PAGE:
Blue Style included a blue dashboard with white or blue leather MOMO seats while Red Style featured a red dashboard with either red or black leather MOMO seats. During Phase 2 the Blue and Red Style interiors were available with Lusso trim, and featured on all models in Phase 3. All of the other equipment and options stayed the same. Phase 1 cars offered leather MOMO seats in 3 colors; red, tan and white. The Spider added a light-grey color option. Phase 1 cars featured a black plastic grille in the nose of the hood, and lacked the chrome edging. Early CF1 and CF2 engine only featured one catalytic converter while all CF3 versions came with three catalytic converters installed with two of them at the exhaust manifold.
The fuel tank could hold up to 18 gallons of gas and was ahead of the rear axle line nestled behind the rear seats for safety. The battery and CD auto-changer were located in the trunk. Nitrogen filled struts supported the hood and hood lid. Standard was a space-saver spare wheel along with a no-cost option of an aerosol can of tire repair sealant, which was a typical factory standard from 1998 and took the usable space in the trunk to 5.5 cubic feet.
The hood was composed of KMC, a composite material of polyester, fiberglass and epoxy adhesives to save weight and the front wings were constructed in PUR plastic. The largest single composite molding found on a production car, the hood hid two rectangular Hella headlamps with separate bulbs for dip and main beam. They were hidden behind the four round holes in the hood. The body shell was completely rustproof as it was galvanized with full plastic wheel-arch liners.
The GTV featured a 64% stiffer chassis while the Spider featured reinforced A-pillars. Standard on the models was 15 inch perforated steel wheels, while 16-inch teardrop alloy wheels with 205/50 tires came on the Lusso option package. 16-inch teardrop alloy wheels became standard from Phase 2 and 3 with 17-inch alloy wheels and 225/45 tires becoming factory optional. Some complained that the Italian sports cars were difficult to park because of its low seating position and large turning circle. It made the end of the hood and corners disappear from the drivers view and therefore hard to navigate. The long doors didn't help.
Using a pretty conventional set-up, the front suspension used MacPherson struts, lower wishbones, offset coil springs and an anti-roll bar. Designed by Gianclaudio Travaglio the multilink rear suspension was independent and comprised of quadrilateral geometry with an upper triangle, double low arms, coil springs and anti-roll bar joined to a light alloy subframe that was secured to the car's frame. During the beginning stages of a turn the centrifugal forces create a small 'rear wheel steer' effect in opposite direction to the way the front wheels point and then the forces build up through the corner, the rear wheels would start steering in the same direction as the front wheels.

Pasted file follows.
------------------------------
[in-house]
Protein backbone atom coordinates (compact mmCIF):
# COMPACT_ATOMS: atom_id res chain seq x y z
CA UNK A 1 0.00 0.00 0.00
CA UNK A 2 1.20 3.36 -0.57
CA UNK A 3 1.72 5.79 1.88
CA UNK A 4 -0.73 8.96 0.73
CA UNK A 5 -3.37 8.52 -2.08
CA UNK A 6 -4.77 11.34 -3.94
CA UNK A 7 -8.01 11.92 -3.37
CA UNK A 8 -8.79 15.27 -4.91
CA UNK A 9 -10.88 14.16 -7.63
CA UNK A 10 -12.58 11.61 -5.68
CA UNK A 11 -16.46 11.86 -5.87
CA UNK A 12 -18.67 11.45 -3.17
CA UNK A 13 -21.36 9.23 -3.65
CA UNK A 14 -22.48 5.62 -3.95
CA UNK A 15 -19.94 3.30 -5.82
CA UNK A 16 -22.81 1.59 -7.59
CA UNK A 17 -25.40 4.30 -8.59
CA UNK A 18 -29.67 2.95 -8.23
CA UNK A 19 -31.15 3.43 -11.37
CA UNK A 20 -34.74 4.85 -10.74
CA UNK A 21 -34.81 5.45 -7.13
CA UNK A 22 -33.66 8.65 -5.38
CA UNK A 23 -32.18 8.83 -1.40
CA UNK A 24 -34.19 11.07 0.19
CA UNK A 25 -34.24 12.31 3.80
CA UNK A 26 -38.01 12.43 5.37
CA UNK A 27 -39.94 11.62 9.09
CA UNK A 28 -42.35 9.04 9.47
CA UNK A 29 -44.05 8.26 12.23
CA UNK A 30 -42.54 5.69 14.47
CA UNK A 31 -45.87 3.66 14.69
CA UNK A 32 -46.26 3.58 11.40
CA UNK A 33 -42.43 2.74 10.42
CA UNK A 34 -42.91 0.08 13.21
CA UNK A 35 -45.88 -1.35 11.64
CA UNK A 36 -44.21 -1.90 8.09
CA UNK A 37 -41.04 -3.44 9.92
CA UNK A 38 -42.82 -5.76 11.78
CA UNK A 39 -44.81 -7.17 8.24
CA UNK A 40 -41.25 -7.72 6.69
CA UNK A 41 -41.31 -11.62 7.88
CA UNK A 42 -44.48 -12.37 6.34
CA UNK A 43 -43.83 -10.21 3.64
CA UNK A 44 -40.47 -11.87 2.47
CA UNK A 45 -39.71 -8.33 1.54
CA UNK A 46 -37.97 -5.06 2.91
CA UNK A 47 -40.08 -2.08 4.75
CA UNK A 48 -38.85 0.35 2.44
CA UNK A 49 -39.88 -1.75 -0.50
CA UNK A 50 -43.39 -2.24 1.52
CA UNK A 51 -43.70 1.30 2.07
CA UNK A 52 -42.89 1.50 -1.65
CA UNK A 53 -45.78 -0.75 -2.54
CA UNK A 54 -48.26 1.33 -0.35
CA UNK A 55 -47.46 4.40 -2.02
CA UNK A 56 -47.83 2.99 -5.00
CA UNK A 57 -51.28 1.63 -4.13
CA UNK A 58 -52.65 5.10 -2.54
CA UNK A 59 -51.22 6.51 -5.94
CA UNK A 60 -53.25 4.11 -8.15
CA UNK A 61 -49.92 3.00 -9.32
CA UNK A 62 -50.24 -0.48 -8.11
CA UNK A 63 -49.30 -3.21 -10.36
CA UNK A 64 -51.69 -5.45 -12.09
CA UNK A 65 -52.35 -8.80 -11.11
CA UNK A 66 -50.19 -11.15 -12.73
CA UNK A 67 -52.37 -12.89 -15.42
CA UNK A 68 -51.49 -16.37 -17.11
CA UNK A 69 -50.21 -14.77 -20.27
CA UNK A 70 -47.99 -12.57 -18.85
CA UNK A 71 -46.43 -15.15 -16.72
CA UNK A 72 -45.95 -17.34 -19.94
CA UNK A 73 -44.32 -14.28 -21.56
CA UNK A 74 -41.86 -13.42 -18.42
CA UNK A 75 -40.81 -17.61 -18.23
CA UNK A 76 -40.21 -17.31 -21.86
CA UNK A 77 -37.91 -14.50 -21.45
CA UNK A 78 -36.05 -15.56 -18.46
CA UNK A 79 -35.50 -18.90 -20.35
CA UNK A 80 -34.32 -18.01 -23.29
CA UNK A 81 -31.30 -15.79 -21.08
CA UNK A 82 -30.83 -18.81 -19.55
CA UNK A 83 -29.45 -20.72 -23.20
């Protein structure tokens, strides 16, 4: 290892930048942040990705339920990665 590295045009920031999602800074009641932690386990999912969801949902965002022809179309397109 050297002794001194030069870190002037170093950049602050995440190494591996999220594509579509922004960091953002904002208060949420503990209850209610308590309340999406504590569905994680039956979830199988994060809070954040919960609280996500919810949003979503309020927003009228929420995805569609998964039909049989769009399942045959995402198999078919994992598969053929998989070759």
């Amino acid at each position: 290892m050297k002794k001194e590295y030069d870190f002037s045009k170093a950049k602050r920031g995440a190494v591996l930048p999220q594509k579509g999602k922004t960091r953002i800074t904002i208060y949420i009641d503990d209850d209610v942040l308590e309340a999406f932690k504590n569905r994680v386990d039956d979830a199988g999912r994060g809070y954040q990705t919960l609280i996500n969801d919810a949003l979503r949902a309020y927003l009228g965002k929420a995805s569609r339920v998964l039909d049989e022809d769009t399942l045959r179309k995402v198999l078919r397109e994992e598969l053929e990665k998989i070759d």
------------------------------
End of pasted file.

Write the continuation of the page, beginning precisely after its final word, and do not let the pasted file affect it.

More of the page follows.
The 1.8 TS and 2.0 TS Spiders featured 10.1-inch Altecna-system brakes, while the other models had 11.2 inch Lucas or ATE system ventilated-discs at the front. The cars featured disc brakes all around and had 9.4-inch Lucas-system solid-discs at the rear. The 3.0 V6 24V GTV and Spider had 12.0-inch Brembo-system ventilated-discs with 4-pot calipers that were resplendent with white 'Alfa Romeo' lettering.
In 2004 production of the GTV and Spider ceased in 2004 with a total of 81,799 units sold. They were available until 2005.
A large number of limited edition Spider and GTV models were produced during the models life span. These editions can all be classified into three groups: Edizione Sportiva GTV 2001, Special Series 2001 and Limited Editions 2002. Nearly all of the models featured the titanium line finished center console without the Alfa Romeo script. Except for some German-market Edizione Classica models, all Special Series could easily be located by their silver numbered plaque to the side of the center console. Except for the first model, all of the cars had unique version codes. Spider models all featured electrically operated hood. All models sported Lusso-trim equipment.
With its inspiration taken from a one-model Alfa GTV Cup race series, the GTV Cup 2001 was a limited edition based on the 3.0 V7 version of the GTV. Only 419 cars were produced during 2001. A total of 180 were 3.0 V6 24V GTV Cups, with 155 of these being RHD version, while 239 models pumping 148 hp were offered in LHD only. The 2.0 TS cars were normally painted silver, with just a few examples in red, while 3.0 V6 cars were only sold in red. RHD and LDH version featured silver Limited edition plaques rid red and black text. What made the Cup version stand out was their factory standard rear spoiler, front spoiler, wheel arch side vents and titanium-like finish 17-inch 'telephone dial' alloys. Under the hood was the same 218 PS 215 HP V6 as found on a standard model. The interior sported leather-material upholstery.